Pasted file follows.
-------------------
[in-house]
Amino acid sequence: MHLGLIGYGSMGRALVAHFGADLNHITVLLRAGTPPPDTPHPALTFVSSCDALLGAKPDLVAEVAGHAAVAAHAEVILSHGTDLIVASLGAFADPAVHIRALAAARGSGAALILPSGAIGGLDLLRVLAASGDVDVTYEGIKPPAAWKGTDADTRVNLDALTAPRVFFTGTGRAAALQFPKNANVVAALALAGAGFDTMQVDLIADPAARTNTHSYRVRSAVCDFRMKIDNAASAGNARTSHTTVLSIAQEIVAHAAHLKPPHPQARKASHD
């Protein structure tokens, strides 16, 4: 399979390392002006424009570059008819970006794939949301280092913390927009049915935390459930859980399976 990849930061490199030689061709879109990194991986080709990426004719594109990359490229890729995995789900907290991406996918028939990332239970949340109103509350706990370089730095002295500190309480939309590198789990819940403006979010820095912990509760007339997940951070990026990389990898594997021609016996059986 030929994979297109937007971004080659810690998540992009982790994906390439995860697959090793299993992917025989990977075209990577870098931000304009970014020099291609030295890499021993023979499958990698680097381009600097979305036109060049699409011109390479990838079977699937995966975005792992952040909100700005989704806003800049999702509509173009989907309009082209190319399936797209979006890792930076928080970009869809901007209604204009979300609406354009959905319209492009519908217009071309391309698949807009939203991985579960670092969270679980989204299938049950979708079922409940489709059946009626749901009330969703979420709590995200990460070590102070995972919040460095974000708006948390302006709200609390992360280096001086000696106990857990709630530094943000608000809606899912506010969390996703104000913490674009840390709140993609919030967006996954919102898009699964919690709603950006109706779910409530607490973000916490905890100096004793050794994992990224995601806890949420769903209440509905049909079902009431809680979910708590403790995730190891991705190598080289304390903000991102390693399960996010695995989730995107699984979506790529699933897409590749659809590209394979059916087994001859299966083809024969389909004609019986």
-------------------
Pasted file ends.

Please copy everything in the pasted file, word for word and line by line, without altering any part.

[in-house]
Amino acid sequence: MHLGLIGYGSMGRALVAHFGADLNHITVLLRAGTPPPDTPHPALTFVSSCDALLGAKPDLVAEVAGHAAVAAHAEVILSHGTDLIVASLGAFADPAVHIRALAAARGSGAALILPSGAIGGLDLLRVLAASGDVDVTYEGIKPPAAWKGTDADTRVNLDALTAPRVFFTGTGRAAALQFPKNANVVAALALAGAGFDTMQVDLIADPAARTNTHSYRVRSAVCDFRMKIDNAASAGNARTSHTTVLSIAQEIVAHAAHLKPPHPQARKASHD
């Protein structure tokens, strides 16, 4: 399979390392002006424009570059008819970006794939949301280092913390927009049915935390459930859980399976 990849930061490199030689061709879109990194991986080709990426004719594109990359490229890729995995789900907290991406996918028939990332239970949340109103509350706990370089730095002295500190309480939309590198789990819940403006979010820095912990509760007339997940951070990026990389990898594997021609016996059986 030929994979297109937007971004080659810690998540992009982790994906390439995860697959090793299993992917025989990977075209990577870098931000304009970014020099291609030295890499021993023979499958990698680097381009600097979305036109060049699409011109390479990838079977699937995966975005792992952040909100700005989704806003800049999702509509173009989907309009082209190319399936797209979006890792930076928080970009869809901007209604204009979300609406354009959905319209492009519908217009071309391309698949807009939203991985579960670092969270679980989204299938049950979708079922409940489709059946009626749901009330969703979420709590995200990460070590102070995972919040460095974000708006948390302006709200609390992360280096001086000696106990857990709630530094943000608000809606899912506010969390996703104000913490674009840390709140993609919030967006996954919102898009699964919690709603950006109706779910409530607490973000916490905890100096004793050794994992990224995601806890949420769903209440509905049909079902009431809680979910708590403790995730190891991705190598080289304390903000991102390693399960996010695995989730995107699984979506790529699933897409590749659809590209394979059916087994001859299966083809024969389909004609019986």